Federal bill could give Prescott dispatchers first responder status
‘A dispatcher is truly the first responder’
Robb Martin vividly remembers helping a woman over the phone perform CPR on her husband.
She had woken up to find her spouse unconscious and called 911. Martin, a 911 dispatcher with the Prescott Regional Communications Center (PRCC), answered the call and calmly told the woman what to do until paramedics could respond. Unfortunately, the man didn’t survive and Martin simply had to apologize for the woman’s loss, hang up and keep answering 911 calls.
“The very next call I took was a citizen complaining about a neighbor’s trash blowing in their yard,” Martin said. “To go from one extreme to the other was difficult. It’s hard not to think, ‘Why are you complaining when someone died on the phone just before you,’ but they don’t realize that, and I still have to have compassion for what that second caller is going through, because to him it was a big incident.”
For 911 dispatchers, having to process loss of life and then quickly switch gears is not uncommon.
“It’s a very high-stress job,” said Martin, who is currently PRCC’s interim director.
Yet, those who answer these emergency calls in Arizona and throughout the nation are not considered first responders. Rather, they’re classified as administrative support staff.
This is significant because that distinction affects their pay, benefits and overall recognition.
“A dispatcher is truly the first responder,” Martin said. “They’re the ones that take that initial call and talk to that person on the phone on their worst day. People don’t call 911 because they’re having a good day. Dispatchers have to deal with people’s worst days all the time.”
Members of Congress are looking to address this perceived disparity. A bill titled the 911 SAVES Act is currently waiting to be considered by the House of Representatives after it was introduced in March with bipartisan support.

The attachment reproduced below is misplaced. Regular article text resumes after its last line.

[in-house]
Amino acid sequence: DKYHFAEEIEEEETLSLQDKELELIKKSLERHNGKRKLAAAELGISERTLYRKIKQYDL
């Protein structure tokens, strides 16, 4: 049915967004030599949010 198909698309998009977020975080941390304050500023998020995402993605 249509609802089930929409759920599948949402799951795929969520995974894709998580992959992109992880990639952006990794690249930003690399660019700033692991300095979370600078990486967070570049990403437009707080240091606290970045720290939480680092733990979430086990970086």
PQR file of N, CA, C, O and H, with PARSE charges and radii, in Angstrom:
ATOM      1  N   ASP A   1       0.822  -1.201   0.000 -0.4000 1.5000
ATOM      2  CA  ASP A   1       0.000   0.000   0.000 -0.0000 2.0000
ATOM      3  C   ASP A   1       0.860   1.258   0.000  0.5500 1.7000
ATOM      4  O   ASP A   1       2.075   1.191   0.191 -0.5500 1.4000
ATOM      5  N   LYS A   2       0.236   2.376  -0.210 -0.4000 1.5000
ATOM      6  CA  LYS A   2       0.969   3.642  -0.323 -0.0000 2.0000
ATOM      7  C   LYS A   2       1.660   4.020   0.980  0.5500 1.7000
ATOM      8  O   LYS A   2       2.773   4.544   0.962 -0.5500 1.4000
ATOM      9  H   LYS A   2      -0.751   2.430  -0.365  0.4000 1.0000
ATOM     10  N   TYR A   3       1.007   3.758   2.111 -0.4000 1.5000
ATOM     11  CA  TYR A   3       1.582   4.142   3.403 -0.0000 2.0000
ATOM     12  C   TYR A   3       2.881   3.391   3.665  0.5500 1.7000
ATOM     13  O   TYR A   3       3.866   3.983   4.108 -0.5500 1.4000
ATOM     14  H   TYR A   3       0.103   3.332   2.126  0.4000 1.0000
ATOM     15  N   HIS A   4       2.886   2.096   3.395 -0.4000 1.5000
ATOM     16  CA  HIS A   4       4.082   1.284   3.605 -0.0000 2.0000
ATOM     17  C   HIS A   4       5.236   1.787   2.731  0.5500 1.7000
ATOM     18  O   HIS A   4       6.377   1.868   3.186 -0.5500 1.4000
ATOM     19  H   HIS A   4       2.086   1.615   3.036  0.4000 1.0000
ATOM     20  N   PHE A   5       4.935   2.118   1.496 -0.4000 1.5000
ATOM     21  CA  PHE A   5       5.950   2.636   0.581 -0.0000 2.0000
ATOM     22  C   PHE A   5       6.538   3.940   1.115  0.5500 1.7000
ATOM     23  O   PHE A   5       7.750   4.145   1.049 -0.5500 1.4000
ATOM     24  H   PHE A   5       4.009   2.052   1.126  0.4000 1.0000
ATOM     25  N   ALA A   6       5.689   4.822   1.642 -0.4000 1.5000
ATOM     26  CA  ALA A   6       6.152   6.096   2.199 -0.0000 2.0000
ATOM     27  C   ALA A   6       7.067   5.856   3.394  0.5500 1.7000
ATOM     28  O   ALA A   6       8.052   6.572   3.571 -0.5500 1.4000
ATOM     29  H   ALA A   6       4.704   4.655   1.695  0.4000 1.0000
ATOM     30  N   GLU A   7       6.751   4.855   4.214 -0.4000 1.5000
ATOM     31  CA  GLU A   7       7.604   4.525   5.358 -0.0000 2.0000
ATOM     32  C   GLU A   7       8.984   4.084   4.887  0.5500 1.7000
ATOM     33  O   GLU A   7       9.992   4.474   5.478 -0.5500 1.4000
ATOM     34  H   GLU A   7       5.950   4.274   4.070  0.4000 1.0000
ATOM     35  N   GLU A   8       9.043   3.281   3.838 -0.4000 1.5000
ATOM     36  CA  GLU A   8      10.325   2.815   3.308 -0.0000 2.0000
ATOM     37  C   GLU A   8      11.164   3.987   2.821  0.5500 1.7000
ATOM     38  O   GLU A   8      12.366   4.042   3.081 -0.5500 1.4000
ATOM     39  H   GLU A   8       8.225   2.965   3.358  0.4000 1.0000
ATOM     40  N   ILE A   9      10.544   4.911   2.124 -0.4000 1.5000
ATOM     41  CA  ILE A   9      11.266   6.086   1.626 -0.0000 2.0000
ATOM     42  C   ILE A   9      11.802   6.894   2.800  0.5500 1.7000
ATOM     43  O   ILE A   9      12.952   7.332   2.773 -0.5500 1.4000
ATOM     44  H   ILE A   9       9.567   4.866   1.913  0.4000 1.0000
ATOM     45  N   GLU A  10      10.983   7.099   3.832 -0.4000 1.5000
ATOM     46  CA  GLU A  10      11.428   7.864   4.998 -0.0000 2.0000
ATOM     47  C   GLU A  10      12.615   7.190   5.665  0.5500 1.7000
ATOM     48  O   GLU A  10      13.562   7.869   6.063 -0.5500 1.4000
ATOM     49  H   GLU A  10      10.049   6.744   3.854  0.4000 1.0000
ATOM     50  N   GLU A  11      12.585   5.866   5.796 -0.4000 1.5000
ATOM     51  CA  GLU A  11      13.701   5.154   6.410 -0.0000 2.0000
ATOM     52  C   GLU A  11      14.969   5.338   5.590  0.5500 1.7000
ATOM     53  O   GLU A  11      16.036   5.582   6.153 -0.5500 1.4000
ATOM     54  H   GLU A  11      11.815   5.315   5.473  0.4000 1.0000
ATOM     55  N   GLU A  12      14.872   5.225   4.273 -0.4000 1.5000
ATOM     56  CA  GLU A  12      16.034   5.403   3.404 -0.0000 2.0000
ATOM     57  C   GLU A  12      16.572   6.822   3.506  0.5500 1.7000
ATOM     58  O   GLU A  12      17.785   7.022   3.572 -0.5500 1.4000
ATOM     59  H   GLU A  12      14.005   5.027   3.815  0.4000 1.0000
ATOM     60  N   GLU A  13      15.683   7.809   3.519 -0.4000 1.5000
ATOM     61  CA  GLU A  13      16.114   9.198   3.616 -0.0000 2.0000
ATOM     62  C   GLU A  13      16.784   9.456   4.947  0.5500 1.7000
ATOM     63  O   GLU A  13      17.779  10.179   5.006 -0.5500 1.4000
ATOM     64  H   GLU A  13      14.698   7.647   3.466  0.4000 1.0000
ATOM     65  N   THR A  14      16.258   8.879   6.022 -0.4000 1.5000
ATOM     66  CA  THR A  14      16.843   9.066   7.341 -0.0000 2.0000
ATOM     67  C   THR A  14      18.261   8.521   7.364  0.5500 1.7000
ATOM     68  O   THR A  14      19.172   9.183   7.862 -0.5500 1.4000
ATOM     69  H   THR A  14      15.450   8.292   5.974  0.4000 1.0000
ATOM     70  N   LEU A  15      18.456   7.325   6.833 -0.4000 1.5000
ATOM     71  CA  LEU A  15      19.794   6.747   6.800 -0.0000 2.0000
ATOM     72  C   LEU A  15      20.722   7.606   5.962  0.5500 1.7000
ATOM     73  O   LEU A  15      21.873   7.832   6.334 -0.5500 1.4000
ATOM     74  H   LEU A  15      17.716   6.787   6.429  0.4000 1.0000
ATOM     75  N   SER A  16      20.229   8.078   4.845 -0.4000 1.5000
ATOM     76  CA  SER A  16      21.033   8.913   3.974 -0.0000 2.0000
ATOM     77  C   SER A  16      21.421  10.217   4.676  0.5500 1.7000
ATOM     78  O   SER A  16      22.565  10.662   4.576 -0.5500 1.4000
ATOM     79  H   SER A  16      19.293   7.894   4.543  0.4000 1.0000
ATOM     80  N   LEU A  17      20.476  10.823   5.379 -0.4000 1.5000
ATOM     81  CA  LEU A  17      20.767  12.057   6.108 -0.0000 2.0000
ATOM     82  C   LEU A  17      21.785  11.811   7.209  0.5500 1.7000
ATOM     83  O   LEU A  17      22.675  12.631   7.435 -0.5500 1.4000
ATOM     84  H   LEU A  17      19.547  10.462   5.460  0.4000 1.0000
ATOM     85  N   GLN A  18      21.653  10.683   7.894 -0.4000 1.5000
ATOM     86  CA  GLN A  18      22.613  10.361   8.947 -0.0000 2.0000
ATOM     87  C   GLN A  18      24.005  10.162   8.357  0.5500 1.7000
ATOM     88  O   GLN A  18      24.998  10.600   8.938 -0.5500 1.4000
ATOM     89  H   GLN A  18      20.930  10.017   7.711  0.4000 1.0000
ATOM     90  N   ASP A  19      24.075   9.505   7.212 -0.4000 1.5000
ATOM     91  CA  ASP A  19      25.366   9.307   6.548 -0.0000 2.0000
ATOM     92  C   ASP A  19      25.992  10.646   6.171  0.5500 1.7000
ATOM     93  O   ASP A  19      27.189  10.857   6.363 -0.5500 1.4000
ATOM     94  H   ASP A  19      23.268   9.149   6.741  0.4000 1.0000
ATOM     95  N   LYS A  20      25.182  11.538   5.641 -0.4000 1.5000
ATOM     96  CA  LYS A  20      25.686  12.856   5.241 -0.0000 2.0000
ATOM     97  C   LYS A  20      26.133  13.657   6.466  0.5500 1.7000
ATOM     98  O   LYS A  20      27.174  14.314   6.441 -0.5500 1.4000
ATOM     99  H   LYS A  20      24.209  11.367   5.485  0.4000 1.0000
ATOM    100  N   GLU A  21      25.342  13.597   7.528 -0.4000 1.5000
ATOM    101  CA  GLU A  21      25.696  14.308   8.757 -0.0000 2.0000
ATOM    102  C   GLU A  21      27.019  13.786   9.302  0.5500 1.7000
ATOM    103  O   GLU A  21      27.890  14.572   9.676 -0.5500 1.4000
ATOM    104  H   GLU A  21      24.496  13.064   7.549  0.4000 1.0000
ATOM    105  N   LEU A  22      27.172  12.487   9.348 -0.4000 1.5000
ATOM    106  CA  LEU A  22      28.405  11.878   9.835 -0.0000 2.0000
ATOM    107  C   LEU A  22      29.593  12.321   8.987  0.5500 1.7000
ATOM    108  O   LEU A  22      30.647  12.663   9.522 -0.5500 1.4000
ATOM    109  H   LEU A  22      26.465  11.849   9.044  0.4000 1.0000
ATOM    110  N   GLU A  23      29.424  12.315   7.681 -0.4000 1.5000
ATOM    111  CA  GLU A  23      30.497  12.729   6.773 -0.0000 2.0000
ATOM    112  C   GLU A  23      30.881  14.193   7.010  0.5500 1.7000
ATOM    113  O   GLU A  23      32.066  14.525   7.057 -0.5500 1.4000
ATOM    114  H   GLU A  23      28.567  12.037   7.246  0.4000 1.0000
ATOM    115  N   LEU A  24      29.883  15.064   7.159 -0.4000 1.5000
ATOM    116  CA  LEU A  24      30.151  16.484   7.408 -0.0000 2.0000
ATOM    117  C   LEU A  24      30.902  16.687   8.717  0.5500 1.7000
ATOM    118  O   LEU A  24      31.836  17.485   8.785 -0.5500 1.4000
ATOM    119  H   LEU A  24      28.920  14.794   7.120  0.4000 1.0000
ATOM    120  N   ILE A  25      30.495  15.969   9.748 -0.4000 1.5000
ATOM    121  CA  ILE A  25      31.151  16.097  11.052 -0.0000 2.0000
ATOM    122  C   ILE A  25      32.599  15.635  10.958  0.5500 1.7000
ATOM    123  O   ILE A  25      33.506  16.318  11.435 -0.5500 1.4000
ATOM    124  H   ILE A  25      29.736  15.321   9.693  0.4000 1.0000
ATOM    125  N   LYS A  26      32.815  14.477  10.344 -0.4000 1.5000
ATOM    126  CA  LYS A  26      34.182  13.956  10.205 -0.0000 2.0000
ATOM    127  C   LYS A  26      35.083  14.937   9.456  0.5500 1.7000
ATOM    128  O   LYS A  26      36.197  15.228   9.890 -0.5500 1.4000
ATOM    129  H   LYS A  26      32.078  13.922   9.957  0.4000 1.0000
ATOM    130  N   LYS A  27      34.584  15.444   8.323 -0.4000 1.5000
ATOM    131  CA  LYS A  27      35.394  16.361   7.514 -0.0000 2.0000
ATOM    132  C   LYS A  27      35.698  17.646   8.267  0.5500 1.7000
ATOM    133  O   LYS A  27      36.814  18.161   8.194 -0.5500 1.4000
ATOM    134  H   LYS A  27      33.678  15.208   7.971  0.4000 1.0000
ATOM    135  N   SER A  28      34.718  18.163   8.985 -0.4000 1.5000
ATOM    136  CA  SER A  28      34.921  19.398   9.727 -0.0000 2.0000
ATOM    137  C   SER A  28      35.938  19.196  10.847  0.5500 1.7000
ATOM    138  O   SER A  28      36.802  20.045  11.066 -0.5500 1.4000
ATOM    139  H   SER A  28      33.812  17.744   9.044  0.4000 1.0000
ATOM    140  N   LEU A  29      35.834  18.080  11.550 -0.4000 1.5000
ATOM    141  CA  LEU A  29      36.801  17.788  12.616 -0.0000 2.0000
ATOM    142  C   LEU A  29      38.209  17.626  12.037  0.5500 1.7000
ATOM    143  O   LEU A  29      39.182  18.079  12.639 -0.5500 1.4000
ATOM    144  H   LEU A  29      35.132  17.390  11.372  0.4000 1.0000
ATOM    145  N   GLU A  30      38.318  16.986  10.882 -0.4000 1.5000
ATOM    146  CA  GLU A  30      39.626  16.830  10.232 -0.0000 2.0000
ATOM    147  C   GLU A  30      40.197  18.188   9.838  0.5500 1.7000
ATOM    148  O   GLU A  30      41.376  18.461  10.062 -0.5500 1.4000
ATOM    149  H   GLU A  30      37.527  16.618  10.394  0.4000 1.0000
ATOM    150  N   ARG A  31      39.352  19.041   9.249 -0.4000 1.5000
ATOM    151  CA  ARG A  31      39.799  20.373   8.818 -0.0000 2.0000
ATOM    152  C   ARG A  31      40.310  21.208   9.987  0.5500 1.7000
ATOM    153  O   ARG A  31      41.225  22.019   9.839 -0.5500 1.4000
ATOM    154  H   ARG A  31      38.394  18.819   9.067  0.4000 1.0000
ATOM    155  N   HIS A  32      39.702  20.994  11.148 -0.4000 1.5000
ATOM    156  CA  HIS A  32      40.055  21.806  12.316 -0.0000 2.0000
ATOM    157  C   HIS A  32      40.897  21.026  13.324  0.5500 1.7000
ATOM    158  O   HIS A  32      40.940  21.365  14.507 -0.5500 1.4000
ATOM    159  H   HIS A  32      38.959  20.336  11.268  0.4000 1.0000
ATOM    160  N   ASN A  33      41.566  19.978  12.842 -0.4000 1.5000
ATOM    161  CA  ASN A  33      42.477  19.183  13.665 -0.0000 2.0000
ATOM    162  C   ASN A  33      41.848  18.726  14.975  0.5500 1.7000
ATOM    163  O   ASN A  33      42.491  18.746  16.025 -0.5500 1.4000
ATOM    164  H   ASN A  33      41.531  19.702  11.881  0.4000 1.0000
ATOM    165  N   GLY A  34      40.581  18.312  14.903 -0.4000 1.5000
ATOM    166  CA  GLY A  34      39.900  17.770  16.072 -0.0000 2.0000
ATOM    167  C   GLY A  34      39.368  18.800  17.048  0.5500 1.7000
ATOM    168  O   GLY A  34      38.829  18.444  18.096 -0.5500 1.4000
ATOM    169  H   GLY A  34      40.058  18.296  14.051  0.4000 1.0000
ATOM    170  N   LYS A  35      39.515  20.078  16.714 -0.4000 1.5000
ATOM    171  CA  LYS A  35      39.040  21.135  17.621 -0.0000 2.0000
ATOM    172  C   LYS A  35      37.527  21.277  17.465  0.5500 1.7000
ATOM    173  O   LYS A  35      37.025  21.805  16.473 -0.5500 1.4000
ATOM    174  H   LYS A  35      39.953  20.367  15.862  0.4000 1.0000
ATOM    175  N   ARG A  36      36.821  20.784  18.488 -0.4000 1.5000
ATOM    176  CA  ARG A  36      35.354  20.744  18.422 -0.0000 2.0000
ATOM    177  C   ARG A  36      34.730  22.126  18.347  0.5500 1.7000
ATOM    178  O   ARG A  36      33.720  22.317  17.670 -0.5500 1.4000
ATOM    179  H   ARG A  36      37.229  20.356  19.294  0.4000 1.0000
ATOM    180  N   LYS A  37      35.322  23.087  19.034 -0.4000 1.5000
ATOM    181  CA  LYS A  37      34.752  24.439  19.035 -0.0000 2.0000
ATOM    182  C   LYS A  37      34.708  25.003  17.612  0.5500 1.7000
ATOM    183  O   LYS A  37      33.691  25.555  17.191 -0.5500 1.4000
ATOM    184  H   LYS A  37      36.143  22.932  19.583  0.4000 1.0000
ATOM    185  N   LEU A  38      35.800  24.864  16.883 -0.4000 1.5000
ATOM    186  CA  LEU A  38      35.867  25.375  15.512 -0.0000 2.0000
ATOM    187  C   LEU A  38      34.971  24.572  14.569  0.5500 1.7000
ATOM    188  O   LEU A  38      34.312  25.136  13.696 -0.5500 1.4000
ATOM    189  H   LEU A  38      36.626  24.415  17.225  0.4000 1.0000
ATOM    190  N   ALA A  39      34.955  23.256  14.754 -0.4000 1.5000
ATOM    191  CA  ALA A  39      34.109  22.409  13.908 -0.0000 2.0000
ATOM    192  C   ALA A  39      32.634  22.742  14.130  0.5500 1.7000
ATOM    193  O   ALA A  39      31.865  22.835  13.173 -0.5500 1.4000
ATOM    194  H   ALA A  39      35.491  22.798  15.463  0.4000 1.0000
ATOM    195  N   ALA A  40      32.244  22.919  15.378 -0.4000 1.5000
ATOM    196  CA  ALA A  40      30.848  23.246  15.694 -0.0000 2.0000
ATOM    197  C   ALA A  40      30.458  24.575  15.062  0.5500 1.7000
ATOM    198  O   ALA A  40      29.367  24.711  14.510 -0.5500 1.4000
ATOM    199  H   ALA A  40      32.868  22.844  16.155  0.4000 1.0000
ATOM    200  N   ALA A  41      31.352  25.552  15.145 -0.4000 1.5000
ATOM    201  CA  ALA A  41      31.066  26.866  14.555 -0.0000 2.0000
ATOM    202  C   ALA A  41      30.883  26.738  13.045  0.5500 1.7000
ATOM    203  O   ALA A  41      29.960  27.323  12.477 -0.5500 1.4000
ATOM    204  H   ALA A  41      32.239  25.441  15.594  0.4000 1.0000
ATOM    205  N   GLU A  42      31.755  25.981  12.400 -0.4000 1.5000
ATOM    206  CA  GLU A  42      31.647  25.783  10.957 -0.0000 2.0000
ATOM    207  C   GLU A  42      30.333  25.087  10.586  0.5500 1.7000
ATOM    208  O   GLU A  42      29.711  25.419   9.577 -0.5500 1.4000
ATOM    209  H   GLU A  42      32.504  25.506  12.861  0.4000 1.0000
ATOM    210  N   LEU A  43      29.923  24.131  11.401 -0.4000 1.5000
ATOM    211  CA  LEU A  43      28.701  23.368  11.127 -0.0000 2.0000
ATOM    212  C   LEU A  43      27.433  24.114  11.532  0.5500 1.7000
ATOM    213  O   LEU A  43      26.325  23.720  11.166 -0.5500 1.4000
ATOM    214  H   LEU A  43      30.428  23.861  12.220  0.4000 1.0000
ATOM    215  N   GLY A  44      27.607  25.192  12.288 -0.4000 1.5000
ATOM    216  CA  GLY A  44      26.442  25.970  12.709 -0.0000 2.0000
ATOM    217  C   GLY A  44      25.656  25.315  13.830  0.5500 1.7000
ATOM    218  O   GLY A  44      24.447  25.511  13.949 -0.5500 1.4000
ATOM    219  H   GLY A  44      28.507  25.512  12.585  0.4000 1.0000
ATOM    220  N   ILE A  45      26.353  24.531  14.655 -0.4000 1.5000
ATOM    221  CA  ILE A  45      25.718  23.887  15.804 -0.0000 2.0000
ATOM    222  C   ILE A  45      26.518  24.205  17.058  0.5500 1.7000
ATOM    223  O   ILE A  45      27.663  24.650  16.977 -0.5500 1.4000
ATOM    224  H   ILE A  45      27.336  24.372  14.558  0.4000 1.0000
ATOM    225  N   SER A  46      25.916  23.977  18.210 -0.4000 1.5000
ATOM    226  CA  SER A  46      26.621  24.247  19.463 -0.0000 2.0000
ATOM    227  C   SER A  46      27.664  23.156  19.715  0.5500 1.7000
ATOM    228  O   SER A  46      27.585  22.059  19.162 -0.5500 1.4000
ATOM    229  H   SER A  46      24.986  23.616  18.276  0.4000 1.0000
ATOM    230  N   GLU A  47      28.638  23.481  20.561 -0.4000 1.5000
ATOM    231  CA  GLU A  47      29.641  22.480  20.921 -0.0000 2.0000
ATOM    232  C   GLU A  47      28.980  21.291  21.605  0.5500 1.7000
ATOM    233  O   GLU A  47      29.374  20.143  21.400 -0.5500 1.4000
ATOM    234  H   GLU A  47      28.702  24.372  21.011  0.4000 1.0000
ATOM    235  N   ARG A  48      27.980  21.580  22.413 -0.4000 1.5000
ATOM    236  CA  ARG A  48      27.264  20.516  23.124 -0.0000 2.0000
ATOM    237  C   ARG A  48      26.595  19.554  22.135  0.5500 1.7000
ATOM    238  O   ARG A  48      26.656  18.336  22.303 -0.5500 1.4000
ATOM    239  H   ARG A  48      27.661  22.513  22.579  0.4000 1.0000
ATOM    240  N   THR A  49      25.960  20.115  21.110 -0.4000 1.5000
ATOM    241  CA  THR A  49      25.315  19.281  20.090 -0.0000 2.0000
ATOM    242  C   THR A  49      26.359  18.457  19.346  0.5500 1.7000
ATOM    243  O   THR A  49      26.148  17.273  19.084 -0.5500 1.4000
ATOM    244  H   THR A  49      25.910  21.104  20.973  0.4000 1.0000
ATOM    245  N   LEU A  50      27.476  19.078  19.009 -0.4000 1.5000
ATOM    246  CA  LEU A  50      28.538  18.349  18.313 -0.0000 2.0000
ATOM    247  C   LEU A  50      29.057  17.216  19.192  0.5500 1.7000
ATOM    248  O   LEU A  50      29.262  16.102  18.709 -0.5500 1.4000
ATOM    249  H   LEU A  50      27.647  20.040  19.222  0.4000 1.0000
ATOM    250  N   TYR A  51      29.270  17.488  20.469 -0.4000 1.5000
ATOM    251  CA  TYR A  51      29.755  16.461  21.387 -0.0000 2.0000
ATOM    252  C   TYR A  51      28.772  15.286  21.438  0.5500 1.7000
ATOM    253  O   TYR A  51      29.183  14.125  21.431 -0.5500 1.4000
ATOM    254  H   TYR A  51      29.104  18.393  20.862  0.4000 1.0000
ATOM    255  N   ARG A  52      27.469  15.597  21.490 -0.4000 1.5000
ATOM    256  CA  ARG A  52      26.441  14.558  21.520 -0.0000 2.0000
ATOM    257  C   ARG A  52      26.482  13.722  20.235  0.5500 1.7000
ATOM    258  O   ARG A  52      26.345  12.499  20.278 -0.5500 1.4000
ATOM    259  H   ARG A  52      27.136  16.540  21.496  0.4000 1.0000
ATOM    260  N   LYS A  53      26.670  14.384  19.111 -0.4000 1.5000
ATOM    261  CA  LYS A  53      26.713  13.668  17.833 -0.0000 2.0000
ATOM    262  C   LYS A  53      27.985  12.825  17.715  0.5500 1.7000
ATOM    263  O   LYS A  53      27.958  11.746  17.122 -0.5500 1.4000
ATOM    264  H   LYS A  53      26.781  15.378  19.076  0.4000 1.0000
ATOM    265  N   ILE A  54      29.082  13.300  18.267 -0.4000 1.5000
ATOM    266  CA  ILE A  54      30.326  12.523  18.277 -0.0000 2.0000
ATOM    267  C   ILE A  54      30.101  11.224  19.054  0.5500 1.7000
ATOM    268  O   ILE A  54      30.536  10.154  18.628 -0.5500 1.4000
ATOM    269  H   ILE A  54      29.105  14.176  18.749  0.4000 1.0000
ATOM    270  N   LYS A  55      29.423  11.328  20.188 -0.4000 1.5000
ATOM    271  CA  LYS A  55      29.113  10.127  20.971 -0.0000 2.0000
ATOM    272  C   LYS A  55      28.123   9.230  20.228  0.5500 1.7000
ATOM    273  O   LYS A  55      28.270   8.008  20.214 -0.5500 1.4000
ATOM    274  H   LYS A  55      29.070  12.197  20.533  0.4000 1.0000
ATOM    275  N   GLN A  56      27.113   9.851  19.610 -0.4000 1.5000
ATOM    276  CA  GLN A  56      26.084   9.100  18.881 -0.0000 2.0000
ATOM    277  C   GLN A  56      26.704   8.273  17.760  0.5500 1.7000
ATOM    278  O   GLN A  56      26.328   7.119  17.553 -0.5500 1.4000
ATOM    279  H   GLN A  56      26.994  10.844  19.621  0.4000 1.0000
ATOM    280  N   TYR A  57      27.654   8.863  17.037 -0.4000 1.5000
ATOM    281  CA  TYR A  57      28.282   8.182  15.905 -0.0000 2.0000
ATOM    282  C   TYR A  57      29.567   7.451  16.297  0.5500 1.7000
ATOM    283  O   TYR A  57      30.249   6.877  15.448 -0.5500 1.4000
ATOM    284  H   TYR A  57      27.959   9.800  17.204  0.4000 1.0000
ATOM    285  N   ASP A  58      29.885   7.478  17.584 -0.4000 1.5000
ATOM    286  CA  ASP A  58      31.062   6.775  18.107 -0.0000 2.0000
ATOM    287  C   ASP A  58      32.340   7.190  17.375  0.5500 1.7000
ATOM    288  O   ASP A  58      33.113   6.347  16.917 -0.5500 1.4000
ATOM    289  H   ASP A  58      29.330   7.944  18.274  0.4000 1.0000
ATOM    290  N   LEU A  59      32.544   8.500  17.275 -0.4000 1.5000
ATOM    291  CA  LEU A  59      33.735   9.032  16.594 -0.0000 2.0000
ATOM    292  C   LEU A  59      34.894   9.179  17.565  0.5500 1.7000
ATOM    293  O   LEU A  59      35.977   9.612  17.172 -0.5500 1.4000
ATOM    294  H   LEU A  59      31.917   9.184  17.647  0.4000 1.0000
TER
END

Arizona Reps. Greg Stanton and Raul Grijalva, both Democrats, are two of the 103 co-sponsors of the bill; that group includes 69 Democrats and 34 Republicans.
That said, the bill has yet to get much traction. Using predictions by a company called Skopos Labs, the website GovTrack.Us gives the bill a 3% chance of being enacted.
Martin said the discussion of reclassifying 911 dispatchers as first responders has been ongoing for at least a decade, but it’s only just starting to pick up some speed.
“It’s definitely building more momentum,” he said. “You’ve seen it in a lot of the government talks and it’s definitely getting more attention.”
When asked if he and his colleagues support the effort for reclassification, Martin said they absolutely do.
“This whole center is for it,” he said. “I haven’t spoken to anyone that is a dispatcher or who runs the center who says they don’t feel like we should be.”
The PRCC is operated by the City of Prescott, but serves the majority of law enforcement and fire agencies within the region, including the Prescott Valley Police Department, Yavapai Community College District, Yavapai-Prescott Tribal Police, Central Arizona Fire & Medical Authority (CAFMA), Groom Creek Fire District and Walker Fire Association.
Prescott Police Department Deputy Chief Amy Bonney helps oversee the center. She said no significant discussions have taken place within her administration about how a reclassification of dispatchers might impact local government’s budgets.
“Since this is being introduced at the federal level, it is premature to predict what budgetary impact this might have at the local level,” she said. “The City will support whatever is mandated by law, and will comply with federal and state directives as required.”
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